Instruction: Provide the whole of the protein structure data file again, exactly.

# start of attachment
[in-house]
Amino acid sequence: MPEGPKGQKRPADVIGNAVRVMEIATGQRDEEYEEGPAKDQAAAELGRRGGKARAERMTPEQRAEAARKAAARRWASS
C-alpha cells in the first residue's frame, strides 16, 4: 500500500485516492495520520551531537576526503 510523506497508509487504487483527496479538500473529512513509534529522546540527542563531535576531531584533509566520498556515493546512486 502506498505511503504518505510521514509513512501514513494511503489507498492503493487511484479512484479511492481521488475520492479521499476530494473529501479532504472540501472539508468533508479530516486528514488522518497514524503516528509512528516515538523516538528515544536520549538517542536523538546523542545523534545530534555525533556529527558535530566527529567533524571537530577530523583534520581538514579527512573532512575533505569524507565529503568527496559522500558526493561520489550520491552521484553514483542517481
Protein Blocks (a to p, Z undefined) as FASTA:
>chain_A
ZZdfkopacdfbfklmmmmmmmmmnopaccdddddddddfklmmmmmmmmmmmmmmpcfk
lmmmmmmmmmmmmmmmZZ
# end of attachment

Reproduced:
[in-house]
Amino acid sequence: MPEGPKGQKRPADVIGNAVRVMEIATGQRDEEYEEGPAKDQAAAELGRRGGKARAERMTPEQRAEAARKAAARRWASS
C-alpha cells in the first residue's frame, strides 16, 4: 500500500485516492495520520551531537576526503 510523506497508509487504487483527496479538500473529512513509534529522546540527542563531535576531531584533509566520498556515493546512486 502506498505511503504518505510521514509513512501514513494511503489507498492503493487511484479512484479511492481521488475520492479521499476530494473529501479532504472540501472539508468533508479530516486528514488522518497514524503516528509512528516515538523516538528515544536520549538517542536523538546523542545523534545530534555525533556529527558535530566527529567533524571537530577530523583534520581538514579527512573532512575533505569524507565529503568527496559522500558526493561520489550520491552521484553514483542517481
Protein Blocks (a to p, Z undefined) as FASTA:
>chain_A
ZZdfkopacdfbfklmmmmmmmmmnopaccdddddddddfklmmmmmmmmmmmmmmpcfk
lmmmmmmmmmmmmmmmZZ